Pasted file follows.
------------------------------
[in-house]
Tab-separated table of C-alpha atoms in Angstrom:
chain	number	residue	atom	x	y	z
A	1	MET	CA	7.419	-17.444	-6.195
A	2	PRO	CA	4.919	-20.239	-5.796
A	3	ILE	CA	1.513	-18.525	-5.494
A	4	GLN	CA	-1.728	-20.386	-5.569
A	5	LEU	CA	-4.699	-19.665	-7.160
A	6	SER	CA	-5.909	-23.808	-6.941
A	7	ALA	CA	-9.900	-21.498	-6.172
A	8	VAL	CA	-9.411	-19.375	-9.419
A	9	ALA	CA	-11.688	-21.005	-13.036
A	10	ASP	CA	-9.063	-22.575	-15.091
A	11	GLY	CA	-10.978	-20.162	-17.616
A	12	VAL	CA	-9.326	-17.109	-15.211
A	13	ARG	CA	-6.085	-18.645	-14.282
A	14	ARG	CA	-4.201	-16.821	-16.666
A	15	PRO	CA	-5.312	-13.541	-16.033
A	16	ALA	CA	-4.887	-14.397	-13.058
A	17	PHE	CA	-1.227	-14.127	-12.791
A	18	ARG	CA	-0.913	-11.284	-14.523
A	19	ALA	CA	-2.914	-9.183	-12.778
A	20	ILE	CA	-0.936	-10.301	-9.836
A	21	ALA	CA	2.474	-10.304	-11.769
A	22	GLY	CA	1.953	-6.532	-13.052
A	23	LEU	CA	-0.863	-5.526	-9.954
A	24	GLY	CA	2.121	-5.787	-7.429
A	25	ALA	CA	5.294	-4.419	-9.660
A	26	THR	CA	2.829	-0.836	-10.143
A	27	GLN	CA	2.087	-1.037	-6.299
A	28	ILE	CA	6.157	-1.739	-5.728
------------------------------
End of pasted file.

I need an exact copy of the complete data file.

[in-house]
Tab-separated table of C-alpha atoms in Angstrom:
chain	number	residue	atom	x	y	z
A	1	MET	CA	7.419	-17.444	-6.195
A	2	PRO	CA	4.919	-20.239	-5.796
A	3	ILE	CA	1.513	-18.525	-5.494
A	4	GLN	CA	-1.728	-20.386	-5.569
A	5	LEU	CA	-4.699	-19.665	-7.160
A	6	SER	CA	-5.909	-23.808	-6.941
A	7	ALA	CA	-9.900	-21.498	-6.172
A	8	VAL	CA	-9.411	-19.375	-9.419
A	9	ALA	CA	-11.688	-21.005	-13.036
A	10	ASP	CA	-9.063	-22.575	-15.091
A	11	GLY	CA	-10.978	-20.162	-17.616
A	12	VAL	CA	-9.326	-17.109	-15.211
A	13	ARG	CA	-6.085	-18.645	-14.282
A	14	ARG	CA	-4.201	-16.821	-16.666
A	15	PRO	CA	-5.312	-13.541	-16.033
A	16	ALA	CA	-4.887	-14.397	-13.058
A	17	PHE	CA	-1.227	-14.127	-12.791
A	18	ARG	CA	-0.913	-11.284	-14.523
A	19	ALA	CA	-2.914	-9.183	-12.778
A	20	ILE	CA	-0.936	-10.301	-9.836
A	21	ALA	CA	2.474	-10.304	-11.769
A	22	GLY	CA	1.953	-6.532	-13.052
A	23	LEU	CA	-0.863	-5.526	-9.954
A	24	GLY	CA	2.121	-5.787	-7.429
A	25	ALA	CA	5.294	-4.419	-9.660
A	26	THR	CA	2.829	-0.836	-10.143
A	27	GLN	CA	2.087	-1.037	-6.299
A	28	ILE	CA	6.157	-1.739	-5.728